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The new X team is taking shape, with X staff being told on Monday that Elon Musk will now officially become the platform’s product and engineering chief, while new CEO Linda Yaccarino takes on responsibility for all other divisions.

Yaccarino’s main focus is winning back advertisers, and getting the company’s ad business back on track. X’s ad revenue is down 50% year-over-year, and while the company had hoped that its new subscriptions push would offset some of those losses, take up of XBlue has thus far been lower than expectation, meaning that it will be reliant on ad dollars for the foreseeable future.

Initially, Elon Musk had outlined a plan that would see 50% of Twitter/X’s overall revenue coming from subscriptions, which would also better enable it to use its new verification offering as a means to combat bots in the app. But XBlue thus far has seen less than 1% of user take-up, which is well below the threshold it needs to make this a relevant consideration on the revenue front.

As such, Yaccarino’s task is to use her industry knowledge and skills to bring brands back, by using the shiny new X branding as a lure, and promoting the latest opportunities of the app.

A big consideration within that, however, is brand safety, amid ongoing concerns that hate speech has been on the rise in the app since Musk purchased the platform. X is also looking to combat these claims, by suing the Center for Countering Digital Hate over its reports on the app’s worsening situation in regards to hate speech. X claims that 99.99% of the content that users see in the app is ‘healthy’ and within the bounds of acceptable speech, but various third-party analysis reports suggest otherwise, which continues to weigh on the minds of potential ad partners.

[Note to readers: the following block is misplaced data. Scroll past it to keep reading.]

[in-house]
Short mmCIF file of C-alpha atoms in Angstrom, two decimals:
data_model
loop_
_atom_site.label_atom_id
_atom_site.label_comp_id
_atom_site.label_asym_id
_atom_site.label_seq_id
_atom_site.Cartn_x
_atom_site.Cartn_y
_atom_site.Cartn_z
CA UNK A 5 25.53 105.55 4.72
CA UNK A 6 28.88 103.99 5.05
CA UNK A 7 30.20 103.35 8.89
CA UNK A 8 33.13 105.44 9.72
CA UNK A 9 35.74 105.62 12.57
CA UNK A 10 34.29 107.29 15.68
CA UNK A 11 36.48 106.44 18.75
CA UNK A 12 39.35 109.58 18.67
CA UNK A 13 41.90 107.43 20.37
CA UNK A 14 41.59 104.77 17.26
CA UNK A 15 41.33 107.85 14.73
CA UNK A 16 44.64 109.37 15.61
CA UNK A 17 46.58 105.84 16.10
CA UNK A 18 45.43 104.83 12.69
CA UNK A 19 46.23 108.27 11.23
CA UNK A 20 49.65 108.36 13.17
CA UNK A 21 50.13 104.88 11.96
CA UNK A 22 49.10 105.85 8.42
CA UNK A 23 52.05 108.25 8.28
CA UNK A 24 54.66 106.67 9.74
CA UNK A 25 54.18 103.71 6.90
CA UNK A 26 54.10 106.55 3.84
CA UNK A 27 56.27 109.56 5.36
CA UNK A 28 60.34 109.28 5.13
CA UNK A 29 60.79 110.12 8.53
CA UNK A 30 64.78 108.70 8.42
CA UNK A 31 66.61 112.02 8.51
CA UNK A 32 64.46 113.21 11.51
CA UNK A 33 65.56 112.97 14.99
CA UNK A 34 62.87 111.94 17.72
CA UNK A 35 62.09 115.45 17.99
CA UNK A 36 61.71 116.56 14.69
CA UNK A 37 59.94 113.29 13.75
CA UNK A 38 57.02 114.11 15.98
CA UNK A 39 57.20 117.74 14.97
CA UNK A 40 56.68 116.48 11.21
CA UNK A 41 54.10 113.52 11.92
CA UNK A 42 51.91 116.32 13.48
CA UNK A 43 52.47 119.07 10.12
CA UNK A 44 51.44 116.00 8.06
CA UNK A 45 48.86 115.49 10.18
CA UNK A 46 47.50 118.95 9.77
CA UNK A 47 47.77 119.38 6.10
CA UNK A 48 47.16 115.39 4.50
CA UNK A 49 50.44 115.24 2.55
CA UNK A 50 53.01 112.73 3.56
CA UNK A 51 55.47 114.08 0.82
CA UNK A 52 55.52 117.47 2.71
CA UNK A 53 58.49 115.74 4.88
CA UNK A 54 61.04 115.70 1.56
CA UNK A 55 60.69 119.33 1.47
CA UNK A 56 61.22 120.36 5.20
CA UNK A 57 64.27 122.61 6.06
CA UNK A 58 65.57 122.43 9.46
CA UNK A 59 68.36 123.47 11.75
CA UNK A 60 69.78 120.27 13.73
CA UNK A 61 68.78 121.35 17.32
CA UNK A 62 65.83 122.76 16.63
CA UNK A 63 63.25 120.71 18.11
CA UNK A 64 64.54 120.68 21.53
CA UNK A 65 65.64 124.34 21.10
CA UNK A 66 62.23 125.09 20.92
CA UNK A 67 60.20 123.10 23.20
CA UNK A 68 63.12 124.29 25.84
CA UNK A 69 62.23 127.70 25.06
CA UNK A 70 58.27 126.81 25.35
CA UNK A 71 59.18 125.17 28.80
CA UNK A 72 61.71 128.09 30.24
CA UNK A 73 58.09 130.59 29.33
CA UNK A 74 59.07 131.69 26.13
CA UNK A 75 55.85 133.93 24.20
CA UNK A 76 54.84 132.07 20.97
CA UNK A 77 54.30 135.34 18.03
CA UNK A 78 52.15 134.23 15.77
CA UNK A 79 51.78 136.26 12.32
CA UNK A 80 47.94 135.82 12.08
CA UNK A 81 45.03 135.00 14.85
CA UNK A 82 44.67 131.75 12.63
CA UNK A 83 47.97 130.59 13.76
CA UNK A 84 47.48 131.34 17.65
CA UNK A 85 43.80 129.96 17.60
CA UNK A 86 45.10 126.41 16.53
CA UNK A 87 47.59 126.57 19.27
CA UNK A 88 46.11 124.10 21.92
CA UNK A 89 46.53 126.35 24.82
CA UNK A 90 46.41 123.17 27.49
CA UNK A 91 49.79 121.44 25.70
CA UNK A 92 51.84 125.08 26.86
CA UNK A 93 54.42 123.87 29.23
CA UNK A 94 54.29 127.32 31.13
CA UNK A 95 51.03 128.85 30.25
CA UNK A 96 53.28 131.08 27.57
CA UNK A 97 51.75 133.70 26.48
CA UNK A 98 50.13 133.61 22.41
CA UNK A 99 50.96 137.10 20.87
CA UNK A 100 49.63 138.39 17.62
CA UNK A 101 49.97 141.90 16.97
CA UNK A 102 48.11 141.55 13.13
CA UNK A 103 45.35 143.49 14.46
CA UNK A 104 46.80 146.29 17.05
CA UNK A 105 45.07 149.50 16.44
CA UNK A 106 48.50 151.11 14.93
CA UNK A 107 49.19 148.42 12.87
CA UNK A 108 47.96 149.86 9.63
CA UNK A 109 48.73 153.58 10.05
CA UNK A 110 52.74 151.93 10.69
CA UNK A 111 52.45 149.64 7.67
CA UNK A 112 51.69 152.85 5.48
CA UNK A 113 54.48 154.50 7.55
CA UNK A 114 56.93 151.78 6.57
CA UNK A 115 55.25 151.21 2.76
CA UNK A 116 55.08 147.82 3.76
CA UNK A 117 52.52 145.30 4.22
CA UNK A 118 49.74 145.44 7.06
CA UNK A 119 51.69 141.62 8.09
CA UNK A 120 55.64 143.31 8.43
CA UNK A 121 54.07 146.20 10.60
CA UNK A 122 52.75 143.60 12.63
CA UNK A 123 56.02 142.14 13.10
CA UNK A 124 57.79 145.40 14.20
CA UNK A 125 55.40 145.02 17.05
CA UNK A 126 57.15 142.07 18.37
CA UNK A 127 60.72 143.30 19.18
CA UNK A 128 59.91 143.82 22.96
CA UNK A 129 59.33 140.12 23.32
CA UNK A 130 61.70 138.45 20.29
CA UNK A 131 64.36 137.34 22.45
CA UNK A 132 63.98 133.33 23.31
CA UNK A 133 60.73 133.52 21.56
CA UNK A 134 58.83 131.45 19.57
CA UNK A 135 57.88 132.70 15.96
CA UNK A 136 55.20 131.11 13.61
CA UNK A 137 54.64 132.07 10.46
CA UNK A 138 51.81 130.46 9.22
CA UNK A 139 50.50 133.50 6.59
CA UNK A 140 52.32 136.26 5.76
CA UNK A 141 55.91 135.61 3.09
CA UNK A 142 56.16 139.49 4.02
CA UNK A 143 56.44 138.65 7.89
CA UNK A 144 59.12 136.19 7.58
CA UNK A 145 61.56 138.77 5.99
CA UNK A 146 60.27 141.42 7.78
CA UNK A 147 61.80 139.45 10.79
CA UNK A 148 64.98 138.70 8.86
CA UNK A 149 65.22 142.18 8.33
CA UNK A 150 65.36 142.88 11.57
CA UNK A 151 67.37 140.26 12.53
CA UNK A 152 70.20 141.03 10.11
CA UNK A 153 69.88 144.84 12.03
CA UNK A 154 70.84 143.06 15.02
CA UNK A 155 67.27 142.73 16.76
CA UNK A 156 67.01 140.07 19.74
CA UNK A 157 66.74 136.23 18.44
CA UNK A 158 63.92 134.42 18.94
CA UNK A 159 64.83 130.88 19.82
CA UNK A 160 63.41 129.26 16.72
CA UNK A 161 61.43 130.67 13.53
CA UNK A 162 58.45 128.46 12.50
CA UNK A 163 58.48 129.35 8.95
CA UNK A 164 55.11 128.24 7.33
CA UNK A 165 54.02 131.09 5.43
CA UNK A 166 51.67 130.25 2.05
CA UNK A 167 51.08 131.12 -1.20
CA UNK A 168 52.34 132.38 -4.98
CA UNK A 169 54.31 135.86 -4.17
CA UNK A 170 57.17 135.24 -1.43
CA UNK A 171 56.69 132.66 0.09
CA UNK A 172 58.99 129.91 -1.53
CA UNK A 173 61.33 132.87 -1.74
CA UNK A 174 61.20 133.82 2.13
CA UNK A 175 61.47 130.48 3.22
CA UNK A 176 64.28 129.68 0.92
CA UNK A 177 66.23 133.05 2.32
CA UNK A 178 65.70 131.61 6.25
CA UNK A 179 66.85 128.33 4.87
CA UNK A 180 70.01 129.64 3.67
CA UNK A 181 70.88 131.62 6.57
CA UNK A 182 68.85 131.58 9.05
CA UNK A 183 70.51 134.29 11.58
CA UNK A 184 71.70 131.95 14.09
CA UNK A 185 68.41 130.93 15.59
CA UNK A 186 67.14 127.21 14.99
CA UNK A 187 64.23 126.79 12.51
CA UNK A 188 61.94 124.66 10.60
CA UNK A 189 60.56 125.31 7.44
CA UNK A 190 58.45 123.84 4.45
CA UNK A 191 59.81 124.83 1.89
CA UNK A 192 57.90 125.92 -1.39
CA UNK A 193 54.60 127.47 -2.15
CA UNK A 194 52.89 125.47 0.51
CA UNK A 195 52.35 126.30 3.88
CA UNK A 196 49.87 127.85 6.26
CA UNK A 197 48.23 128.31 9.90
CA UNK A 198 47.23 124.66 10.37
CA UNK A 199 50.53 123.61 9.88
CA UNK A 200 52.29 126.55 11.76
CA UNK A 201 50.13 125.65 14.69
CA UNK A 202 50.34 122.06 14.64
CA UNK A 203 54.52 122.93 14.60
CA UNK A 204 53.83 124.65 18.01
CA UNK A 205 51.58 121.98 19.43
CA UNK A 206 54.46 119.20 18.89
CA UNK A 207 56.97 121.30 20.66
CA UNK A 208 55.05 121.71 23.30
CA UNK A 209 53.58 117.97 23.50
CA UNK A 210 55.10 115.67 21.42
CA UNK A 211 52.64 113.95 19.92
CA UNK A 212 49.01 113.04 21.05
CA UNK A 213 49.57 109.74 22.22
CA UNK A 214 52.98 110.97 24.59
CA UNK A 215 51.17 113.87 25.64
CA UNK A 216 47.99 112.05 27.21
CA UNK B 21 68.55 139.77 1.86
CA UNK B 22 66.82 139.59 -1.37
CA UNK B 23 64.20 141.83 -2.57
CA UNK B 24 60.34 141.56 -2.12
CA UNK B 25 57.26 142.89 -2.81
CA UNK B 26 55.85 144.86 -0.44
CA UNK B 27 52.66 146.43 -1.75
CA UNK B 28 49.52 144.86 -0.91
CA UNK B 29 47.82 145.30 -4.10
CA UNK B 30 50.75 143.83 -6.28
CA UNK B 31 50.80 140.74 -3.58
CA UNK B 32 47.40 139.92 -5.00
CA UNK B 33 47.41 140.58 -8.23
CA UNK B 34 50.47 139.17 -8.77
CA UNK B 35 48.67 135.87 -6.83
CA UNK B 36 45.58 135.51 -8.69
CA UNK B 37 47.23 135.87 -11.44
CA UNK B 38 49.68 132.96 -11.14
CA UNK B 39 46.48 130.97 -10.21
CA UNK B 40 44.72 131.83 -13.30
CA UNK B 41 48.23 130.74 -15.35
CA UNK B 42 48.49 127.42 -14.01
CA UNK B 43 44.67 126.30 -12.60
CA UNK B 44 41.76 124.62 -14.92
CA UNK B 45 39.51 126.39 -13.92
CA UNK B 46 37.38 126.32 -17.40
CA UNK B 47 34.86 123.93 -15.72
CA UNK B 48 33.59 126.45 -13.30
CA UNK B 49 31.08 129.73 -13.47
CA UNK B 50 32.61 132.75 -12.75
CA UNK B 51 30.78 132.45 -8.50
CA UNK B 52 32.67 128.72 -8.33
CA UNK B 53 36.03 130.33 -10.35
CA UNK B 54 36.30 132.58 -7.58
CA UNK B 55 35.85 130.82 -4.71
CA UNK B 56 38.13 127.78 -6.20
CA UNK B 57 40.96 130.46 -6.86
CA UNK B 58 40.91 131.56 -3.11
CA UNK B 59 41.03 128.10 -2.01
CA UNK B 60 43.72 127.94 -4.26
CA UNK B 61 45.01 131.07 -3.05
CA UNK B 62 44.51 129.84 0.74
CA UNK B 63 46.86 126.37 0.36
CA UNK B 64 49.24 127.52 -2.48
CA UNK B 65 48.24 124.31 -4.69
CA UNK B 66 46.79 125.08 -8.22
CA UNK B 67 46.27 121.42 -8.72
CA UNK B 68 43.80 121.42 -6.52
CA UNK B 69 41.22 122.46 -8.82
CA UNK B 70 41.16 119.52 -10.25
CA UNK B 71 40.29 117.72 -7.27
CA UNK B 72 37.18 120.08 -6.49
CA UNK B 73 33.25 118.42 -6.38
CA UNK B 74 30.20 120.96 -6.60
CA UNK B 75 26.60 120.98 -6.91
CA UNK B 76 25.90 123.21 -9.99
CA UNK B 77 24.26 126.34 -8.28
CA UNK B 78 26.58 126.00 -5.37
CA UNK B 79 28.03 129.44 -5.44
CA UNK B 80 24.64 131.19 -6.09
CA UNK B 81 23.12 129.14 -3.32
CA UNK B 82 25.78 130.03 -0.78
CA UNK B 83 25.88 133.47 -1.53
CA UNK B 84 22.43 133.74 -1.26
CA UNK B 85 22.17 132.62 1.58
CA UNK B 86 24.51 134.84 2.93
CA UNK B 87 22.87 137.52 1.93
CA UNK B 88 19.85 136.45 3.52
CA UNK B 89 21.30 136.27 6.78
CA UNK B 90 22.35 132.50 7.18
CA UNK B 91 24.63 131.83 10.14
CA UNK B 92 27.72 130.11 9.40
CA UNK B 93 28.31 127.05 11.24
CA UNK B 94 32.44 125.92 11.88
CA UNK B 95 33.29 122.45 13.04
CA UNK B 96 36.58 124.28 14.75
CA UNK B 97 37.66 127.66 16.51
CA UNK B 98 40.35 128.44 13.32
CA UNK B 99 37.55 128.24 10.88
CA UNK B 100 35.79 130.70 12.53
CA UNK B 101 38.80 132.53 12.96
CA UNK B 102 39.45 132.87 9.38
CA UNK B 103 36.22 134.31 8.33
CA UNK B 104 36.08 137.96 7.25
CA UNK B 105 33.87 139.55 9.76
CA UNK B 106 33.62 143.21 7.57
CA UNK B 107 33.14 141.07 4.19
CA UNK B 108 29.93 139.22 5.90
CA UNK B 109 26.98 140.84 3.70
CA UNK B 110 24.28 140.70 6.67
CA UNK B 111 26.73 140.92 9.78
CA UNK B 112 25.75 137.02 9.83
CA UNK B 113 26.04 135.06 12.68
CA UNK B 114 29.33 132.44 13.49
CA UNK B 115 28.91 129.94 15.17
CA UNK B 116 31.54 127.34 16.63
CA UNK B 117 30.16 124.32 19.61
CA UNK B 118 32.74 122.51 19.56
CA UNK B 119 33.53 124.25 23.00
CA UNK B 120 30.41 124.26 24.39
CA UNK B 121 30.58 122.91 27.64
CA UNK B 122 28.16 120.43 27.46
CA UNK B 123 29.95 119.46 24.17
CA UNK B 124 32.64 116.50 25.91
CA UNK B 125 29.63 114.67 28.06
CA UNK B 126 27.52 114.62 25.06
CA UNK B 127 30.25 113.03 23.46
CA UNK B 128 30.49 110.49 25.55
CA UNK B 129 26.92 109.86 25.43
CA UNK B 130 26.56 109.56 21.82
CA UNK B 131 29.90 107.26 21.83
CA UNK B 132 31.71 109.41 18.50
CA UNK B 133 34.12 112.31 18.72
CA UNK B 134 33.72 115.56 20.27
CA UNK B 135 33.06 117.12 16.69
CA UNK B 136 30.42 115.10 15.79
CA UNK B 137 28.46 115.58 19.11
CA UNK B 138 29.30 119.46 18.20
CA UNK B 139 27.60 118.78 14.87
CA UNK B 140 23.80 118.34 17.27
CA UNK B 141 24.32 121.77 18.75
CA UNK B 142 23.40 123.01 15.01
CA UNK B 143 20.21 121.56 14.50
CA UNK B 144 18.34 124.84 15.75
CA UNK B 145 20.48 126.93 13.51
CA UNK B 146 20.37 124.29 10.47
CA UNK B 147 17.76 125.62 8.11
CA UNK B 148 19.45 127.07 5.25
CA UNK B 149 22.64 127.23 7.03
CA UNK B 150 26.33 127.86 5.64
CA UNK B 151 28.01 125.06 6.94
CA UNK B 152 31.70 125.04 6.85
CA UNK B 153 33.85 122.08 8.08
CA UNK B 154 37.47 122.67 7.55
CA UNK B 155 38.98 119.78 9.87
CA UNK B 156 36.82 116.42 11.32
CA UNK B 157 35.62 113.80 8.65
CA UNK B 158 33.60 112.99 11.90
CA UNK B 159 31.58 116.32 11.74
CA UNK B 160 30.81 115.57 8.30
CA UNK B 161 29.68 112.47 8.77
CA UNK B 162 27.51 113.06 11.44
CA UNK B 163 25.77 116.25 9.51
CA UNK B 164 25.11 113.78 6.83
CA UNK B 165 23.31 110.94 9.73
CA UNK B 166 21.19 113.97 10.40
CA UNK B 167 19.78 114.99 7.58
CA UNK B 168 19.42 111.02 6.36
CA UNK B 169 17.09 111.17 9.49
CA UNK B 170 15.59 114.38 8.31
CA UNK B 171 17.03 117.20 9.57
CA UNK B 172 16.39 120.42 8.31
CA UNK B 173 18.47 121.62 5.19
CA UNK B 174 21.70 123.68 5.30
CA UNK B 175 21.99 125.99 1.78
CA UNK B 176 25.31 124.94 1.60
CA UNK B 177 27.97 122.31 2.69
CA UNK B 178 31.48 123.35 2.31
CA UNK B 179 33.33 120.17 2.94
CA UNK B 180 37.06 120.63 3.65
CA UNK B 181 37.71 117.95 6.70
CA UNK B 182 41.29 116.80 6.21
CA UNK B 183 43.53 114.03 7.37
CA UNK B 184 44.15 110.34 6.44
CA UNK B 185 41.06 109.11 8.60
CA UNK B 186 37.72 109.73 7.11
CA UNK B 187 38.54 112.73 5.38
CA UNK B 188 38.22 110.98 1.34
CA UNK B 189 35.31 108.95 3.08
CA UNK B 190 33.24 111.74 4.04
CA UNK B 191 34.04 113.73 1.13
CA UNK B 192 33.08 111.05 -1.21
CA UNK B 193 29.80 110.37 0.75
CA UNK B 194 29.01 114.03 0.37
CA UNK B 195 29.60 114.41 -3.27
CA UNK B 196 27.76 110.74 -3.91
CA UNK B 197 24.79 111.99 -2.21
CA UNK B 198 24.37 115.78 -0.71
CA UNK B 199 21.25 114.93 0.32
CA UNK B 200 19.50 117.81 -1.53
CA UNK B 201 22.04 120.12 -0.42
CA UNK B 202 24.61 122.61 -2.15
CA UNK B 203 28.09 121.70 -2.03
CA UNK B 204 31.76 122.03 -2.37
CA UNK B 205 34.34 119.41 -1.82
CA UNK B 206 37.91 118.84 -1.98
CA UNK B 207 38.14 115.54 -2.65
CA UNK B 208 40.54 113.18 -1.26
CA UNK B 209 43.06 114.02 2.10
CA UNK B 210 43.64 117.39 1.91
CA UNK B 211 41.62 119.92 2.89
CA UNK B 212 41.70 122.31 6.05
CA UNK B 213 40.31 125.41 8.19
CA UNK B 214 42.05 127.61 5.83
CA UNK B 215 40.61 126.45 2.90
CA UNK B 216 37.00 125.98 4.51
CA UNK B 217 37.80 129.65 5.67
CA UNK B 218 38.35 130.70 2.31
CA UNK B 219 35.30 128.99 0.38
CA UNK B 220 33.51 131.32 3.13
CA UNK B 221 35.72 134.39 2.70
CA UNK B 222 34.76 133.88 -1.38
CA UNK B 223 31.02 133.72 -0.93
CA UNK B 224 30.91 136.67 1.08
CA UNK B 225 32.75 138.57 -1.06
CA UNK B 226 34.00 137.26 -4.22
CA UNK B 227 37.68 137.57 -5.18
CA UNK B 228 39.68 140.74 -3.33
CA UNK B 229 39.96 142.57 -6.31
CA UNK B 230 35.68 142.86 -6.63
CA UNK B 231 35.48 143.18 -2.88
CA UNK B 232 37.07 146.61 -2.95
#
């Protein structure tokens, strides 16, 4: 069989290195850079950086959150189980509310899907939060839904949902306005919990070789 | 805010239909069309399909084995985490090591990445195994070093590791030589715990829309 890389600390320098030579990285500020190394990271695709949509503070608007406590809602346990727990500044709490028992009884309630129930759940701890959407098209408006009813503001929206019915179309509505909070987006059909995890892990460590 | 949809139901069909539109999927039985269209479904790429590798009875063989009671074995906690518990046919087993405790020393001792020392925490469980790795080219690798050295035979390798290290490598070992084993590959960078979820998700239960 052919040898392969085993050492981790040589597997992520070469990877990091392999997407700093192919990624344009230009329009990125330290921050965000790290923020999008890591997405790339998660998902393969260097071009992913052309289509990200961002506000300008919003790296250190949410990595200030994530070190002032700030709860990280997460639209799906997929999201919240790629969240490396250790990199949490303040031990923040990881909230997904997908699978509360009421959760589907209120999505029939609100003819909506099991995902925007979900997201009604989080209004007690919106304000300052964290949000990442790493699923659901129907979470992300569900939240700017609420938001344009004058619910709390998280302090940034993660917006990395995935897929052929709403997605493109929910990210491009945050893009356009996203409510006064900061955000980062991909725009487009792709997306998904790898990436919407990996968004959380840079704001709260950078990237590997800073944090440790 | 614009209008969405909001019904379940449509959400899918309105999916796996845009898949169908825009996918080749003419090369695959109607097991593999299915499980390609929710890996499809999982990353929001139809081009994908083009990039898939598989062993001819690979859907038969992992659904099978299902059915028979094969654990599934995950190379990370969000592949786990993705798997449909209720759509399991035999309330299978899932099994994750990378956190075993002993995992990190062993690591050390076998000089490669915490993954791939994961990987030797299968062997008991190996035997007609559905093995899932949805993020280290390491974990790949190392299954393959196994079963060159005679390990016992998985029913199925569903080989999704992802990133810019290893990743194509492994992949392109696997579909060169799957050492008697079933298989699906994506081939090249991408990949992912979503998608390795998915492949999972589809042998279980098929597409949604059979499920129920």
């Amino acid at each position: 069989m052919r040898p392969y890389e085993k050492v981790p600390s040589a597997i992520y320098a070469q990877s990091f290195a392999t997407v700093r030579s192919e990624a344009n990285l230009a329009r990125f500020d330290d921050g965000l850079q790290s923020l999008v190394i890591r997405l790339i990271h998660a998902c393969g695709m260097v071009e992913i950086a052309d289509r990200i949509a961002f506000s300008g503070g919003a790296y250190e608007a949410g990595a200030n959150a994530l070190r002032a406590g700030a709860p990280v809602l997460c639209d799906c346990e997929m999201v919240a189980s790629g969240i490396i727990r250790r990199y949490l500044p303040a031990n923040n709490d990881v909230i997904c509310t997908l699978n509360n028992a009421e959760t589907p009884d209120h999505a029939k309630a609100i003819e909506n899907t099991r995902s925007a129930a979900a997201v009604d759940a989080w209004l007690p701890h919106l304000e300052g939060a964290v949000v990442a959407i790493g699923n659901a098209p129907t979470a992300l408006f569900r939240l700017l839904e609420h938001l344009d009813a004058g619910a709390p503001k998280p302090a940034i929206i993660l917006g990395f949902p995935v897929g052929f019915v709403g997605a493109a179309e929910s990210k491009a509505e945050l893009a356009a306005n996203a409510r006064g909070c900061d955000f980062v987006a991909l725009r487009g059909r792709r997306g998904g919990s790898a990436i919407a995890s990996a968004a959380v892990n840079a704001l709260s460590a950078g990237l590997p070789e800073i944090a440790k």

As such, both Musk and Yaccarino will oversee the trust and safety team at the rebranded company, underlining its importance in this respect.

It’ll be difficult for X to counter such concerns, as the platform continues to reinstate previously banned users, and Musk himself continues to share controversial opinions on hot-button topics.

Another potential problem is that X is allowing Community Notes to appear on paid ads, which is not great for ad partners.

X Community Note on ad

Elon has admitted that this is not great for revenue, and it’s this broader weight of less-than-advertiser-friendly approaches that has clearly spooked many brands.

So it’s not just brand safety concerns that X is contenting with, while the re-brand is also not particularly conducive to enhancing brand partnerships. But now, Musk and Yaccarino will be working together to combat each aspect, in a bid to get the business back on track.

Yaccarino has also told staff that she’s looking to appoint a new leader for brand safety and suitability at some stage in the near future.

The challenges for X are significant, and the re-brand has likely compounded this to some degree, which could see more advertisers re-assessing their options, and considering the potential of other apps.

But at the same time, X claims to have reached a new high in monthly users, and if those claims are correct, advertisers will continue to pay attention to where audiences are engaged.

That’s the real test. Can X continue to win over users, despite negative perception in the media, and claims of reduced enforcement of hate speech?

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